No glue was used in the making of this image!
Sunday was a day of rest – almost – so time to take stock of the first week.
The grander reds still wait in the vineyards, though a majority of the whites are now gathered. The lead image (above) gives you a stylised and sanitised example of what the early-picked pinots have looked like so-far.
- Temperatures were high in week 1 – approaching 30°C. Triaged grapes (the waste) in only a few hours had an acetic waft about them, so housekeeping, keeping the grapes cool after picking (refrigerated vans) then cooling them in their fermentation tanks were the highest priorities to avoid subsequent faulty wines.
- Very low levels of rot in the pinot; better than 2006, perhaps on a par or better than 2009 – maybe 2005 was marginally better(?) – but rare stuff!
- Despite those very low levels of rot the triage is challenging, as every bunch needs a workover – even the very best vineyards are delivering bunches with one or two unripened grapes that need to be plucked; quite easy when they present like those above, but a pain in the ass when there are verjus (tiny green grapes that never swelled) and always hiding between the ripe stuff
- The berry size is quite large – the middle bunch above would have been characteristic of 2010, though in itself that was an extreme
- Those parcels that favour whole clusters perhaps do so even more this year as the stems are browner than I ever saw – though whatever you read/hear, colour alone is a very poor guide. The counter-argument to whole clusters is that the pHs are already quite high – do you want to make them higher still by including stems(?) – and note that the stems also add more water into the mix – there’s a lot of that already! Don’t be surprised if some producers throttle back on the stems a little this year, and if they do, it won’t be because of the quality of those stems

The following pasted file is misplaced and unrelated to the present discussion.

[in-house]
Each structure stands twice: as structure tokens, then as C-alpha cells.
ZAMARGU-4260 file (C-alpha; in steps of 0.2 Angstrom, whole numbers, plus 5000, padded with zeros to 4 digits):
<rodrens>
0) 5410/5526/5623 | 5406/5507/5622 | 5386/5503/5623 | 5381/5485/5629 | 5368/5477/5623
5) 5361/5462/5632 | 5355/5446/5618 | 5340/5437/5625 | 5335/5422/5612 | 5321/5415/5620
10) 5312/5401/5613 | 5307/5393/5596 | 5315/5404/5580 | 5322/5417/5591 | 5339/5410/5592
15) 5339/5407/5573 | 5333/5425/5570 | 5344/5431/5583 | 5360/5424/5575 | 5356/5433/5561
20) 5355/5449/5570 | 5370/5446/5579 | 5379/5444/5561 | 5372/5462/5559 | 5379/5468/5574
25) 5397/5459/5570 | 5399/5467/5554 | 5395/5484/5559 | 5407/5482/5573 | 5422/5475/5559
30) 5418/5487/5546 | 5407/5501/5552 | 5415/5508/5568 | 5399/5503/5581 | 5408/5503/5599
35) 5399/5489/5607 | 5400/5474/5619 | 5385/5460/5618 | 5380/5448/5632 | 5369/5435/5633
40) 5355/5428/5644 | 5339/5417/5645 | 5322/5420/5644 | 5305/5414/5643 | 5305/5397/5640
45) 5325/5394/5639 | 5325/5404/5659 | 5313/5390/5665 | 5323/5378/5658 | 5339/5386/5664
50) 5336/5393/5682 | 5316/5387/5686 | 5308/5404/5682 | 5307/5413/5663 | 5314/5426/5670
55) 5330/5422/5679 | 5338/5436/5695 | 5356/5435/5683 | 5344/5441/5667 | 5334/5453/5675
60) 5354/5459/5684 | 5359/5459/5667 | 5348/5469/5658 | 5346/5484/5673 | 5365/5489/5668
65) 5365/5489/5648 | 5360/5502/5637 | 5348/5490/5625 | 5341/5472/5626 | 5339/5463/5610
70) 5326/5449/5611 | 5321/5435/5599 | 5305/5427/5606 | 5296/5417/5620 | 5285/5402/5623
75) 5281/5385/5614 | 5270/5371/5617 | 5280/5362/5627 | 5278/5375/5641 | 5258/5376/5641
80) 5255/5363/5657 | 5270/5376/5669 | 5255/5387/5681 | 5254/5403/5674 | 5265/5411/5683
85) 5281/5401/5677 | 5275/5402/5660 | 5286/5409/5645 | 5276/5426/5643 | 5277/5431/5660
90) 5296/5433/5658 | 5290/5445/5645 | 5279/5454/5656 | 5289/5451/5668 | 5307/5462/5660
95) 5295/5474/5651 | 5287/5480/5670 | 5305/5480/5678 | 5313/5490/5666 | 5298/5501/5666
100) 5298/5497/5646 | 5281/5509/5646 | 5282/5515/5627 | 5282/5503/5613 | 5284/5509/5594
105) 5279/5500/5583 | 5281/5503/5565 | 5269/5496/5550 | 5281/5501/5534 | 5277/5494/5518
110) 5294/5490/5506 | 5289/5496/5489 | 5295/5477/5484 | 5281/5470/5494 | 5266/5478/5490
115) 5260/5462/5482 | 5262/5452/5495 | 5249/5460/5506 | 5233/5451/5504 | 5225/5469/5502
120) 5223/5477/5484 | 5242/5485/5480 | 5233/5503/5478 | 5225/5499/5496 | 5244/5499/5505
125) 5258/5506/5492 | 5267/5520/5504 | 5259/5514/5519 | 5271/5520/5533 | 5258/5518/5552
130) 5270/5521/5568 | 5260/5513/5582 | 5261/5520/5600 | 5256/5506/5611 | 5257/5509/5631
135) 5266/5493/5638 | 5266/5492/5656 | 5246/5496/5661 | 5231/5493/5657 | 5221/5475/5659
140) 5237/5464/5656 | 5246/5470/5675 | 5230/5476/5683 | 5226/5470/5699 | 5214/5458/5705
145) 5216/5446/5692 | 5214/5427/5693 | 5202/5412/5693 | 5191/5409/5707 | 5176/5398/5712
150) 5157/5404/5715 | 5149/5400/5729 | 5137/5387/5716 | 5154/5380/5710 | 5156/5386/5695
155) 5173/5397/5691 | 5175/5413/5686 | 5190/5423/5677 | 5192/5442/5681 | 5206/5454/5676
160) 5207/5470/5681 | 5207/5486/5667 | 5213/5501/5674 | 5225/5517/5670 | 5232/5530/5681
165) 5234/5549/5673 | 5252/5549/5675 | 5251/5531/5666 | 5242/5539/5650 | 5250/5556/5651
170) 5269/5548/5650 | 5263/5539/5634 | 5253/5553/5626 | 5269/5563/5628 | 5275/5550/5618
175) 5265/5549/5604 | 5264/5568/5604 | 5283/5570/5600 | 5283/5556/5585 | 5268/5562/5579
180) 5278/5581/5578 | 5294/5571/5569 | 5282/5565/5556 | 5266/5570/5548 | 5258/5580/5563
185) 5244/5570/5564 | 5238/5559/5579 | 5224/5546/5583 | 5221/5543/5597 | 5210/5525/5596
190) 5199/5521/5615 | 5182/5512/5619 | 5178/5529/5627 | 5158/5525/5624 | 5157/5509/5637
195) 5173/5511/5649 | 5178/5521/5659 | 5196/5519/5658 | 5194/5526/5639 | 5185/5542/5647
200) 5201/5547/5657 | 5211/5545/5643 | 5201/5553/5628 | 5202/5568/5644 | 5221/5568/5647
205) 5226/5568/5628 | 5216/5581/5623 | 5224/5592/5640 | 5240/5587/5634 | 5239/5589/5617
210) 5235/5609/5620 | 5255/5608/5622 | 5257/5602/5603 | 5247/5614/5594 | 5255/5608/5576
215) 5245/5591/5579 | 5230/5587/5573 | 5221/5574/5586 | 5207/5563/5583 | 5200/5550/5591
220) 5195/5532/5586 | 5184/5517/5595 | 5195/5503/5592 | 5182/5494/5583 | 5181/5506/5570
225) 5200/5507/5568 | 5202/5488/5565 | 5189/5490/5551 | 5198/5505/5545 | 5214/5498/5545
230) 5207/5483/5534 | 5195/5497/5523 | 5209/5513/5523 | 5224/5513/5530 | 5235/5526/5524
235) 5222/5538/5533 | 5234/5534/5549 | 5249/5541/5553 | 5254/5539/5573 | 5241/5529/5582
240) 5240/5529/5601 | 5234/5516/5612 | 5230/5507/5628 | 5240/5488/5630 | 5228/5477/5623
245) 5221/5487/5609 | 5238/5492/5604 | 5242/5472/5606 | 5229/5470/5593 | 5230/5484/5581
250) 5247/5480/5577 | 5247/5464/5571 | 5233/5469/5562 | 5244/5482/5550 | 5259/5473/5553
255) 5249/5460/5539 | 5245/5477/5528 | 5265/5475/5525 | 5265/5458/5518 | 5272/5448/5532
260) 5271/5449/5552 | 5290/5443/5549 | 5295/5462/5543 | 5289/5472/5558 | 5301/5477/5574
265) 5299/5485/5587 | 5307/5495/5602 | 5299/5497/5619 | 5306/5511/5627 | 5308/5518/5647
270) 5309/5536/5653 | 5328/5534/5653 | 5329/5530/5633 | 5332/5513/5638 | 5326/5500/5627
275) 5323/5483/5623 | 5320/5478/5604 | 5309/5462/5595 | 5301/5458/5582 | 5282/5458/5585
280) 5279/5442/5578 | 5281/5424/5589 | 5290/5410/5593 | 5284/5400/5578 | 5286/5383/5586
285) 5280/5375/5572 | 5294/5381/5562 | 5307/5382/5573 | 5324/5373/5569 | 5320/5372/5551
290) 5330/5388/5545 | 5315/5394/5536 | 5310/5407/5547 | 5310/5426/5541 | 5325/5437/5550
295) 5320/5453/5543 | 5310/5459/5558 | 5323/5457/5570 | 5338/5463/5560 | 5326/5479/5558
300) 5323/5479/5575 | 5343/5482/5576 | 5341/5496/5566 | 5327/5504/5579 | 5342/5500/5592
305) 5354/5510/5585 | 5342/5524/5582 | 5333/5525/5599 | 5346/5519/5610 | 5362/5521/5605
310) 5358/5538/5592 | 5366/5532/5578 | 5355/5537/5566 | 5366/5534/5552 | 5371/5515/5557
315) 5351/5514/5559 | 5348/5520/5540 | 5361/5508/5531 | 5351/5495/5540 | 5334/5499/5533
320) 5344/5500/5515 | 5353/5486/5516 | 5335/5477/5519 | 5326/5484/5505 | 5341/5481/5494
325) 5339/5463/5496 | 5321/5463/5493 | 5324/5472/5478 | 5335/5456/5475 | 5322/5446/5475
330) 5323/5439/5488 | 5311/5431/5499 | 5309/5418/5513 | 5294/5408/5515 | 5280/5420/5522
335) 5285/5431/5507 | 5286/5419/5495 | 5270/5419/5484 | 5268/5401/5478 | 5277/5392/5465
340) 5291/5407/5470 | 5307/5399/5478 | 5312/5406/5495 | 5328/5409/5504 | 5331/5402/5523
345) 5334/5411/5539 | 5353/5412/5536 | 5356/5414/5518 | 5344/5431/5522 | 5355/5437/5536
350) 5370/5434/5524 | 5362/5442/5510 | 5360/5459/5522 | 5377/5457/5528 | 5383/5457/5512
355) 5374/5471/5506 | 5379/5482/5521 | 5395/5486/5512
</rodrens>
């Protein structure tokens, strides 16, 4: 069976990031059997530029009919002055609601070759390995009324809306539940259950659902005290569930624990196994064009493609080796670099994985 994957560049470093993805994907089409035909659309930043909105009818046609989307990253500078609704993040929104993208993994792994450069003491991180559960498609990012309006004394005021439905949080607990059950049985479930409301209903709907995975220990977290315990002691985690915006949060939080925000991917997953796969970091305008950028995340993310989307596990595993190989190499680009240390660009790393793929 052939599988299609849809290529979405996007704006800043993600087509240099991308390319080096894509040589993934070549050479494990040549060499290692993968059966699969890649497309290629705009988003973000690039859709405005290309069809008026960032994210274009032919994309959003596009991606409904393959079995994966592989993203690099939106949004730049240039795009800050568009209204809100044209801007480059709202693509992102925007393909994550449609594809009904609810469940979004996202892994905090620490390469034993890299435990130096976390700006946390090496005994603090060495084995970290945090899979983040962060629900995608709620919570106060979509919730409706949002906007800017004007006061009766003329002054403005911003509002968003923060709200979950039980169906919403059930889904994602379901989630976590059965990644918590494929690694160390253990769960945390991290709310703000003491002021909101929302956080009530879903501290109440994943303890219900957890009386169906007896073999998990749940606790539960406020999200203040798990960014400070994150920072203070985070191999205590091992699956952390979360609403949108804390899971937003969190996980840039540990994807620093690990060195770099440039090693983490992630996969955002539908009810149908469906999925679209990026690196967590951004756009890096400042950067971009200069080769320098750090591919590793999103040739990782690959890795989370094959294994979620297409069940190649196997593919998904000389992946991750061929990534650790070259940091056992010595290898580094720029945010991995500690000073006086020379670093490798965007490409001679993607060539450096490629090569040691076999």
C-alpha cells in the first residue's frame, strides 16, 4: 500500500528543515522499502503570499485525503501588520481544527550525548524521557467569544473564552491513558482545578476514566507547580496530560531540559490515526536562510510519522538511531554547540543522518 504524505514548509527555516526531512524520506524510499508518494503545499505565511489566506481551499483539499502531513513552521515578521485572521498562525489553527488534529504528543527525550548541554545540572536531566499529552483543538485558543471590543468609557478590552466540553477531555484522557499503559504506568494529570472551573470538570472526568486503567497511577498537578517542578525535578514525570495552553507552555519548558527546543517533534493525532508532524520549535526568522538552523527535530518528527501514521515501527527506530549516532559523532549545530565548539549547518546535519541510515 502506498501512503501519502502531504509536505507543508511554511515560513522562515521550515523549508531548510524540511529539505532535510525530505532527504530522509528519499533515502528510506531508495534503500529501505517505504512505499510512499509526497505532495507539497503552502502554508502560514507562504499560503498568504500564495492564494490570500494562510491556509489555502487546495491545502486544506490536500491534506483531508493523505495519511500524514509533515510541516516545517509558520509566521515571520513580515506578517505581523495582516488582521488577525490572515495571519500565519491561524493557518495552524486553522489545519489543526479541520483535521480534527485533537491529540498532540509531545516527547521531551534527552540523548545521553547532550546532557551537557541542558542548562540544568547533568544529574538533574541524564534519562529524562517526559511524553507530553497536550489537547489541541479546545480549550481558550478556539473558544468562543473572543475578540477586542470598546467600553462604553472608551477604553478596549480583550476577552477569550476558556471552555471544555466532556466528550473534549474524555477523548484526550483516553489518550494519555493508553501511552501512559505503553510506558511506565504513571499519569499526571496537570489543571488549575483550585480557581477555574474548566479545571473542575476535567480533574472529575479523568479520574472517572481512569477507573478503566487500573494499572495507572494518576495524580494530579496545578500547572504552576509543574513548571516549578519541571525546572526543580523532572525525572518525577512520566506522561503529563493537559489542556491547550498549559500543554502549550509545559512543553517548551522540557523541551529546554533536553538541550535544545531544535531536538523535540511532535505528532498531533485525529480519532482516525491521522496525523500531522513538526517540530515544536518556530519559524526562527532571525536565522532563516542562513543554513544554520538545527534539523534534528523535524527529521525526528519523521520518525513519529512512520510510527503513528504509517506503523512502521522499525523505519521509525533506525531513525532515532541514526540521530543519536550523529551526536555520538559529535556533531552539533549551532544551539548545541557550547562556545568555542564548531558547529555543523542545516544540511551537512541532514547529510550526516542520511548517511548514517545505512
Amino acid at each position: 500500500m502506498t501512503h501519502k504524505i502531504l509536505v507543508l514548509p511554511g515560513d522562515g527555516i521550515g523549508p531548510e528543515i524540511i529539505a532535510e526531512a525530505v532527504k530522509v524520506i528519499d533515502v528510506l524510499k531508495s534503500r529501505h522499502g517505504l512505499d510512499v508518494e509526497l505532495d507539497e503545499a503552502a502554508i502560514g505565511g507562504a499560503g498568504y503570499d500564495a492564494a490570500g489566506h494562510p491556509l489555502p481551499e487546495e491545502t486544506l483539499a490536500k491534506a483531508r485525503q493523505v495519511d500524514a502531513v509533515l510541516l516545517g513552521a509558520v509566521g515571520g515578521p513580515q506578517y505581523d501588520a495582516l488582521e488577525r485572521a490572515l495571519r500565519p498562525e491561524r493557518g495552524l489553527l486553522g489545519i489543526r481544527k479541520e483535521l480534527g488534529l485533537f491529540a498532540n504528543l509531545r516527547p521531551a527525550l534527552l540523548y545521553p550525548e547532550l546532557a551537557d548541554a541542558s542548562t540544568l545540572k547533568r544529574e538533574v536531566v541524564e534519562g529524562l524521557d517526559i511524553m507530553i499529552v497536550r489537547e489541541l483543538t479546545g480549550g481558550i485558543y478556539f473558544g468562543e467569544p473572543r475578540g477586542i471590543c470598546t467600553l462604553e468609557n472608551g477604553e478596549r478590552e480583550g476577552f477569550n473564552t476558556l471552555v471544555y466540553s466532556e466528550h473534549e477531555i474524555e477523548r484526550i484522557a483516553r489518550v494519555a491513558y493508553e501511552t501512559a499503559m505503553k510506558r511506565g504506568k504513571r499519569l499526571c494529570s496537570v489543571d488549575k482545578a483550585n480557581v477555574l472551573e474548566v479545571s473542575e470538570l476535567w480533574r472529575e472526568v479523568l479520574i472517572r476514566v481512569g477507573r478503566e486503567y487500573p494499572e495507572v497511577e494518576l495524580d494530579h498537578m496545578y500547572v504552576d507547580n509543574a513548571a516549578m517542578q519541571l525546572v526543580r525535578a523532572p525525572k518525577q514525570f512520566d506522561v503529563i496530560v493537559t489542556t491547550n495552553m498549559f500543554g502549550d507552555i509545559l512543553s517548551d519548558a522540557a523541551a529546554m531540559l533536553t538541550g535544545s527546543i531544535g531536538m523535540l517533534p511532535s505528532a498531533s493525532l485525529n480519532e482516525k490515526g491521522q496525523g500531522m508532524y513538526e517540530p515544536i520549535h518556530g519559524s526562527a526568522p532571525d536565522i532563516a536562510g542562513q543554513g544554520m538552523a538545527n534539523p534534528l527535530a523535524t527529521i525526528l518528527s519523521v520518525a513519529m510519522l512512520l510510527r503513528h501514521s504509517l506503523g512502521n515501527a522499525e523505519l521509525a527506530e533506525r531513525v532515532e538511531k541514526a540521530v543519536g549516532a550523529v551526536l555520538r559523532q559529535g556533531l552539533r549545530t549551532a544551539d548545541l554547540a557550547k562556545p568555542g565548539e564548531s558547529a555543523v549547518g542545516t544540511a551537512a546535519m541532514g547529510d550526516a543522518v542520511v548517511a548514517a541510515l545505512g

- Because of their (big) berry-size, week 1 pinots might need an occasional saignée and, as the sugar levels are modest, chaptalisation of 0.5-1.0° might be relatively common. Of-course that may change for week two’s 1er and grand cru plots, but the wet weather is coming and you only need 20°C for rot to flourish. I think it could be a white-knuckle ride as there has been no sign of the north-wind – not yet anyway.
- Chardonnay grapes look rather good on the whole, if less robust (thinner skins) than most years; admittedly some had challengingly distributed rot, other parcels were fabulous. Below you can see some easy to remove rot from one of the few parcles of Montrachet still to be picked. pHs have been a middling 3.2 to 3.5 so without the benefit of analytics it’s way too early to conjecture on the level of freshness the wines will display post-malo
Of-course the elephant in the room – alone, they are tiny elephants I’ll concede – is the ladybird. I was stunned by how many were in the ‘waste‘ from our vibrating table, far more than in 2004. There seemed fewer than that vintage on the triage table (if not crawling on my legs!) but clearly some of them made it into the fermentation tanks. As the week drew on their quantity reduced, by Saturday the number seemed comparable to the 2004 vintage – I hope that their presence will continue to wane.
Back to Sunday. The forecast was bad so the home domaine chose to have a small parcel of Santenay 1er La Come picked, but for only two pallets of grapes there was no point to start up ‘the machine’ so those scruffy looking grapes (it seems there had been no selection at the vine) were placed in a refrigerated truck to be dealt with on Monday morning. There was maybe five minutes of heavy rain at 9am after which the rain gods chose to spare (at least) the Côte de Beaune. By 5pm, only a few more periods of drizzle had ensued. The Kiwis and Springboks joined us for a tour from Santenay through the villages back to Beaune; stopping in Puligny for coffee and a simple lunch; to check out the lyre-training in Auxey and to ‘test’ the occasional grape along the way.
Plenty of domaines/growers chose to to accept the rain free day and continue their harvest; some by hand, some by machine and some even dragging their triage table into the vines (see all below).
A really good day before we took the road home to Switzerland – masses of rain en-route and on through the night too. I hope the Côtes didn’t get it so bad!